As people and societies get progressively older they become accustomed to the status quo, in which liberty can become a prison, and the truth can become lies. The modern creed–or worse, the belief that there’s nothing left to believe in–makes us blind to the shortsightedness and injustice that still surround us every day. (page 14)
The widespread nostalgia, the yearning for a past that never really was, suggests that we still have ideals, even if we have buried them alive. True progress begins with something no knowledge economy can produce: wisdom about what it means to live well. (page 19)
But here’s the one I want to focus on:
When reality clashes with our deepest convictions, we’d rather recalibrate reality than amend our worldview. Not only that, we become even more rigid in our beliefs than before. Mind you, we tend to be quite flexible when it comes to practical matters. Most of us are even willing to accept advice on how to remove a grease stain or chop a cucumber. No, it’s when our political, ideological, or religious ideas are at stake that we get the most stubborn. We tend to dig in our heels when someone challenges our opinions about criminal punishment, premarital sex, or global warming. These are ideas to which people tend to get attached, and that makes it difficult to let them go. Doing so affects our sense of identity and position in social groups–in our churches or families or circles of friends. (page 236)
Notice that when we watch a YouTube video on a better way to carve a pumpkin for Halloween or whatever, we’re wide open to those kinds of things. Or maybe how convenient the new air fryer is compared to the old way of making chicken tenders. Or downloading library books onto the Kindle. That’s simply showing us something different than the way our parents showed us or whatever.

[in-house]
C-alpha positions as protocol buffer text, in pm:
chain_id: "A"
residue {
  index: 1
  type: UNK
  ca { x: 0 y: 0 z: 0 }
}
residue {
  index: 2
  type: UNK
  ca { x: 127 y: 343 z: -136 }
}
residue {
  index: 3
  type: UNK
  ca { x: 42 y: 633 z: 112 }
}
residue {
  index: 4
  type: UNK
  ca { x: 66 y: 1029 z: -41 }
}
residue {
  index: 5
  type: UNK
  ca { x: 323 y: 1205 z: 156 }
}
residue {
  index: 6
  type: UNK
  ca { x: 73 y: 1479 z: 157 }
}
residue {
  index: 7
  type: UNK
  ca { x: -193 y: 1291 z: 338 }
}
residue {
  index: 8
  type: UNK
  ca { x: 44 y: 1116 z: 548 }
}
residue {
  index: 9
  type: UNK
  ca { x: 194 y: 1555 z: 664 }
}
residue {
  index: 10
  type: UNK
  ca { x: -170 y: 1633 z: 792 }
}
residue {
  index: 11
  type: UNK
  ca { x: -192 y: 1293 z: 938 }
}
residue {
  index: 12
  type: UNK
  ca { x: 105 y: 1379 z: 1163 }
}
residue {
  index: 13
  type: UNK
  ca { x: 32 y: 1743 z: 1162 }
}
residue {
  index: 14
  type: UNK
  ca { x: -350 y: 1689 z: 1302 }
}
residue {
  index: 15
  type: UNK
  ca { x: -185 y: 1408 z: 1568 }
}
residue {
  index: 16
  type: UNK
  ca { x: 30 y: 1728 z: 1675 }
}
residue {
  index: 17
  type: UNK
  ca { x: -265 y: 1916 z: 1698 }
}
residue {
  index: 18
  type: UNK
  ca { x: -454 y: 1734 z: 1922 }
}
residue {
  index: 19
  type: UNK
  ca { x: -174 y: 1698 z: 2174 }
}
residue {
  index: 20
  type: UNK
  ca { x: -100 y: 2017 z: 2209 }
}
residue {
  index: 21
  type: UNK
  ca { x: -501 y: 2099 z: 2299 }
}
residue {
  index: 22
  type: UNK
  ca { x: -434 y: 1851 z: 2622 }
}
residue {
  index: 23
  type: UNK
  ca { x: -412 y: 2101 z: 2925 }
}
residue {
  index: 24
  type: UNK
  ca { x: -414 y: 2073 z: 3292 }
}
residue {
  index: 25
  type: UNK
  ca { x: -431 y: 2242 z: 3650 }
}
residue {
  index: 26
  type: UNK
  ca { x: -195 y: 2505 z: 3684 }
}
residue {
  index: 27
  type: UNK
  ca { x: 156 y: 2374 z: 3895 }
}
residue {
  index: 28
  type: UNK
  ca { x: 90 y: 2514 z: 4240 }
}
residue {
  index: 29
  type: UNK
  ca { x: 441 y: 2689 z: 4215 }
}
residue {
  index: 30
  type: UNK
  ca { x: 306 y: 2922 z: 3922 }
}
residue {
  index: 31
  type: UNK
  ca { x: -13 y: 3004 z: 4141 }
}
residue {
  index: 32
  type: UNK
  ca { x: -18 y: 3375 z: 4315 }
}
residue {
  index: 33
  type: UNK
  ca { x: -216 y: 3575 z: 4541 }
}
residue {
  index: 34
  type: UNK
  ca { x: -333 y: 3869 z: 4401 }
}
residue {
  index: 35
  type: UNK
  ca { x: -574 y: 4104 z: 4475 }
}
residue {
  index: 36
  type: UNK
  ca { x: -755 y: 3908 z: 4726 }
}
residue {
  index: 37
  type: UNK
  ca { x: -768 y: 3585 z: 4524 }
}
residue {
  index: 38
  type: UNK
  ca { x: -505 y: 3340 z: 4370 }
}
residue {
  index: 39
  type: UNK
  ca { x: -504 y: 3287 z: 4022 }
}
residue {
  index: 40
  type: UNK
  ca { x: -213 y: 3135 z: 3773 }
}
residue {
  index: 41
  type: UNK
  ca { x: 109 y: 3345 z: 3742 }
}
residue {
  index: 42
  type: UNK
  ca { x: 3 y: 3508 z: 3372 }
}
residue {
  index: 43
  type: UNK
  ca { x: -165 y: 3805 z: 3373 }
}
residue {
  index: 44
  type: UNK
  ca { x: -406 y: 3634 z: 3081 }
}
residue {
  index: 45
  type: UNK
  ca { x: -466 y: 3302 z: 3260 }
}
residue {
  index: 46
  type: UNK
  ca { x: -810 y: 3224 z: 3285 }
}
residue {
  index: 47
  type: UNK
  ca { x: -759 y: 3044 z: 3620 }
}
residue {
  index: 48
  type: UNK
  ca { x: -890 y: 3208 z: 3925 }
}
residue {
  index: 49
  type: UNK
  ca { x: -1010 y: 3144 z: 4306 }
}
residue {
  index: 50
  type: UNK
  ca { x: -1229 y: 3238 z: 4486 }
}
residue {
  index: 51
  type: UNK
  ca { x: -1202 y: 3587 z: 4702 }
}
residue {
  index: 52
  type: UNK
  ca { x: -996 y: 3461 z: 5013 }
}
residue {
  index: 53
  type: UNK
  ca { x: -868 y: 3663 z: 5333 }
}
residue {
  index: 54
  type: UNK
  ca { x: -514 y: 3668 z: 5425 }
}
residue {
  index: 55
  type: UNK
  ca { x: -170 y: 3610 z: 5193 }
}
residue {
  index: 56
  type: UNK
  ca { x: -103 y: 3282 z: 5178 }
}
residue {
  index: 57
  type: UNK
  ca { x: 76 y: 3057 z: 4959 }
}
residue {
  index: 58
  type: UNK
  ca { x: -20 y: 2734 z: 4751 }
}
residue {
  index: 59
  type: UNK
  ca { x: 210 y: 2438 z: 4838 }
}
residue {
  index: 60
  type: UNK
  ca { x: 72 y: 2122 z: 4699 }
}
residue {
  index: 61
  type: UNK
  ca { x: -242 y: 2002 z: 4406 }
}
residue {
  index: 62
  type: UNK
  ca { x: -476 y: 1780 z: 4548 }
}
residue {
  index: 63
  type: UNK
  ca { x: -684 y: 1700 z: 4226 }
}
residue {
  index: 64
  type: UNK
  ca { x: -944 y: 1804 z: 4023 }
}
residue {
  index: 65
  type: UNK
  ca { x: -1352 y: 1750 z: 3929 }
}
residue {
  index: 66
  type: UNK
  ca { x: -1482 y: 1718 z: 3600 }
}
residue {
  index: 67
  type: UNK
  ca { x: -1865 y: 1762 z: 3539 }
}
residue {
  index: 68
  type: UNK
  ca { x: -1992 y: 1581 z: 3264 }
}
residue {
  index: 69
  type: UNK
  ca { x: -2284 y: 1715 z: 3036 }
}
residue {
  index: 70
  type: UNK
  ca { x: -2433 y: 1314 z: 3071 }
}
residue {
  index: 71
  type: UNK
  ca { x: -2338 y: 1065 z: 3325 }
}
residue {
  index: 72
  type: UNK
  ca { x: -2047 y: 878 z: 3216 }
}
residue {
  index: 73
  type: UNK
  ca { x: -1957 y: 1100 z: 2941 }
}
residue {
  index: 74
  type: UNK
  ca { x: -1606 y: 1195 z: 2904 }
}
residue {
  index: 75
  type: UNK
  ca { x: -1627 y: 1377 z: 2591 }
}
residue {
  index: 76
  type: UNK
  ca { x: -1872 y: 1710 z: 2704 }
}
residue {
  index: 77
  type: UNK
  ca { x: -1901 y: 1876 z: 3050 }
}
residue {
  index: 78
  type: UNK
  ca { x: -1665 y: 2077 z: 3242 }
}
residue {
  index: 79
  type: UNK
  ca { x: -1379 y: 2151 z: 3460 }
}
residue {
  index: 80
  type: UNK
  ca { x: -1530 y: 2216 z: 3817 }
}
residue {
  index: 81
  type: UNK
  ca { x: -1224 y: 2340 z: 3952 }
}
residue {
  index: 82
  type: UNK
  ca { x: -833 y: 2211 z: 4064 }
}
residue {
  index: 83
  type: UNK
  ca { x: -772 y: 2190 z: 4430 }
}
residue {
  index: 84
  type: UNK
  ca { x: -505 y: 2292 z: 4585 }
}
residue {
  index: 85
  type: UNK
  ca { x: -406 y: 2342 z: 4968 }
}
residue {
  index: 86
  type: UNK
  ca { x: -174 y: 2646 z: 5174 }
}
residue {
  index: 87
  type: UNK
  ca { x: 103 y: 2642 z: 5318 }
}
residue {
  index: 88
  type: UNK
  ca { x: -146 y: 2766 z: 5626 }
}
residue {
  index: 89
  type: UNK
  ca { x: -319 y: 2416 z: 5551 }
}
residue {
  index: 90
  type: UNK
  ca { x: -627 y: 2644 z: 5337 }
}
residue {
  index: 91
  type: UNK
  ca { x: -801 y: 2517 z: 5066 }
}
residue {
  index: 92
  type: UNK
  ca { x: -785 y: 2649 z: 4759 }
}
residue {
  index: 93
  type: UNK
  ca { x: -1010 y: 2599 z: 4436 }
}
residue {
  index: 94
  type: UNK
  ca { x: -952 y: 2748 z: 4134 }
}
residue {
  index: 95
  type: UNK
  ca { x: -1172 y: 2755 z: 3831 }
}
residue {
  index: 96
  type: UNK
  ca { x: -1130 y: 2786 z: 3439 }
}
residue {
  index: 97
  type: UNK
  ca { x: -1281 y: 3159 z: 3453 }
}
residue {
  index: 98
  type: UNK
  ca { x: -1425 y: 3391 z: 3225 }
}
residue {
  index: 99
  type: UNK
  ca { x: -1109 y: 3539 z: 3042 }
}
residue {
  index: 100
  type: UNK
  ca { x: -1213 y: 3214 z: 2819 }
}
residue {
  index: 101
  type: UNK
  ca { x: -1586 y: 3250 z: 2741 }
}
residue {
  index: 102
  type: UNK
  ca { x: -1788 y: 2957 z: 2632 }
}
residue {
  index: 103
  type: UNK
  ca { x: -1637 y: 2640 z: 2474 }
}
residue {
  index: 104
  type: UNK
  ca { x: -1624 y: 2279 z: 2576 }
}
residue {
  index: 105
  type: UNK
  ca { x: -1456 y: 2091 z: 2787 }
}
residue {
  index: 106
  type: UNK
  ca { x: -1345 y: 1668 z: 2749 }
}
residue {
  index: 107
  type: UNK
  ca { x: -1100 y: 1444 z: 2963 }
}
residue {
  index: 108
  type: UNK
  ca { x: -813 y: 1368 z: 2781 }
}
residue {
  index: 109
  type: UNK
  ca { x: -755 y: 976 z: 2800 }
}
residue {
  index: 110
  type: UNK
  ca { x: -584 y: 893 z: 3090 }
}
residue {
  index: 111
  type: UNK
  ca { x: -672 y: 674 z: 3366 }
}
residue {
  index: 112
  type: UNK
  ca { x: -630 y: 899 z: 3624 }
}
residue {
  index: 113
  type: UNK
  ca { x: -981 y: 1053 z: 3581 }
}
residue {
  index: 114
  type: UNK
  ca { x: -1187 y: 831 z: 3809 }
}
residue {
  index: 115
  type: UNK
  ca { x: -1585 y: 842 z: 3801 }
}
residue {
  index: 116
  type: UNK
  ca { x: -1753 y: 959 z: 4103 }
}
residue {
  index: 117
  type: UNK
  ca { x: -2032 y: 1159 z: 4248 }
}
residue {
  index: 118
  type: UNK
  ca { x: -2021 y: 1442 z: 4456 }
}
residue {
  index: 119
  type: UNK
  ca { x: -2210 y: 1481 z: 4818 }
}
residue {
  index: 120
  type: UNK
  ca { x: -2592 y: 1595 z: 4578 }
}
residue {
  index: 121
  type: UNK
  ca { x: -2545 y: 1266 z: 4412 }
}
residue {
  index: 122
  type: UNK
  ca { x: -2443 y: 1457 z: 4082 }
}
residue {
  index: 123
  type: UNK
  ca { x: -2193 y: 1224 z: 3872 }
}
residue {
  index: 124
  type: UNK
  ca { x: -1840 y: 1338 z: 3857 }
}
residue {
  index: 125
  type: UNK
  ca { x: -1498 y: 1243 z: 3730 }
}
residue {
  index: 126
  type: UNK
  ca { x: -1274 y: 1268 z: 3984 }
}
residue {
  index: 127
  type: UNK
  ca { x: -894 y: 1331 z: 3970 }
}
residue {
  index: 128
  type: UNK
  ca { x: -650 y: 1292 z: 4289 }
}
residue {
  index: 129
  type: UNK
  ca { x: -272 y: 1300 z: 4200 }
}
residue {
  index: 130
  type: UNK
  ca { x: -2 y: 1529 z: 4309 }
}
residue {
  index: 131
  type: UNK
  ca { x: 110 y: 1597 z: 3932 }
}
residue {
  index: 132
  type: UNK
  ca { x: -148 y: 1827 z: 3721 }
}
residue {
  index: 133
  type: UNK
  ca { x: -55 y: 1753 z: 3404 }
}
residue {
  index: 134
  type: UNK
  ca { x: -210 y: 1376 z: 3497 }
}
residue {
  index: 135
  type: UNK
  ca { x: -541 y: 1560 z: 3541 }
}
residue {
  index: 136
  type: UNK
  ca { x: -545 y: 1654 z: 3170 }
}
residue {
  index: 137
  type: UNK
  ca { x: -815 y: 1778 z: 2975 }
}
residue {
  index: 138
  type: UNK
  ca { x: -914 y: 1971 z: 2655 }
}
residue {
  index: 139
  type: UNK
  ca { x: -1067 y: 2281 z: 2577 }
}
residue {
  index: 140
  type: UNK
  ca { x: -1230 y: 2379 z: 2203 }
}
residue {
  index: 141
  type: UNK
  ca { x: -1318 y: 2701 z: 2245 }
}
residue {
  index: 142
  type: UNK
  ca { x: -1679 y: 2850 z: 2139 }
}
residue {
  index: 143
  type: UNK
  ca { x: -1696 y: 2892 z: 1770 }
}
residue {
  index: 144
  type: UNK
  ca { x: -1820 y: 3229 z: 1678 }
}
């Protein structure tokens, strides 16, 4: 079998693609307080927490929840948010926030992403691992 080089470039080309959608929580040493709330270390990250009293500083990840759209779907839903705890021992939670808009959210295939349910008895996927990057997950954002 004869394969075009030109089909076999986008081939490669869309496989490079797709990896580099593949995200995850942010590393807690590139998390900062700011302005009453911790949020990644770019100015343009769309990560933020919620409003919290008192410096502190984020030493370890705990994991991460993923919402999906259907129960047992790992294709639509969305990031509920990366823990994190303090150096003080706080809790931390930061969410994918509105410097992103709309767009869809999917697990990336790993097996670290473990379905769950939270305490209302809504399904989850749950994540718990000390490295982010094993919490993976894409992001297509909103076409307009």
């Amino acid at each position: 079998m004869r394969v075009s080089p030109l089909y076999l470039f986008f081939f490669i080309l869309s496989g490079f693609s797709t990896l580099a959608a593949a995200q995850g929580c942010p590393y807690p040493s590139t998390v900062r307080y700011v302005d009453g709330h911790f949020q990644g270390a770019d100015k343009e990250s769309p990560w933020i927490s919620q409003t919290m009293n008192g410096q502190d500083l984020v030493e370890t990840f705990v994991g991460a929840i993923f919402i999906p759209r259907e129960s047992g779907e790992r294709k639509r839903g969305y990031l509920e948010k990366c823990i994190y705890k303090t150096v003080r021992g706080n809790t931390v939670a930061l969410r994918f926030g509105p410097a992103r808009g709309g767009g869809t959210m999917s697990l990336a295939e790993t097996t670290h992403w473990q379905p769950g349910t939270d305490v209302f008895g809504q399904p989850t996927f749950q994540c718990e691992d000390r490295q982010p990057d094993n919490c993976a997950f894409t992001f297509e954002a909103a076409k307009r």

But we dig in our heels when we get challenged on something that affects our identity and/or status in our circle of friends.
That power of identity shows up when someone suggests that we make some changes to our worship services like styles of music–remember “worship wars?”–(or in some cases, simply redecorate the building). Or when the neighborhood we love starts getting clubs, restaurants or housing that appeal to a different demographic. Or when someone says new music is better than our music. Or when the opposing political figure has an idea that might actually benefit the greater good even if it doesn’t help (or might even hurt) me a little bit. Or even when we see an athlete celebrate an important moment in a manner we were taught never to do.
And it dawned on me that we’ve lost the art of having thoughtful and engaging conversations on these kinds of things because we view these kinds of things as a part of who we are. And if we were to start talking about change or maybe realizing that the “other side” has some legitimate points worthy of discussion…
…maybe we could be a bit kinder. Maybe a bit gentler. Maybe a bit more gracious. Maybe a bit more loving. Maybe a bit more humble.
…if we simply asked the question “what would it have to take for me to change my mind about this?” And realized that maybe we don’t have all the “right” answers. And maybe, just maybe, some changes might be good for everyone involved even if it means I don’t get my way.
Because, maybe, just maybe, we’re looking for identity and peer approval in all the wrong places.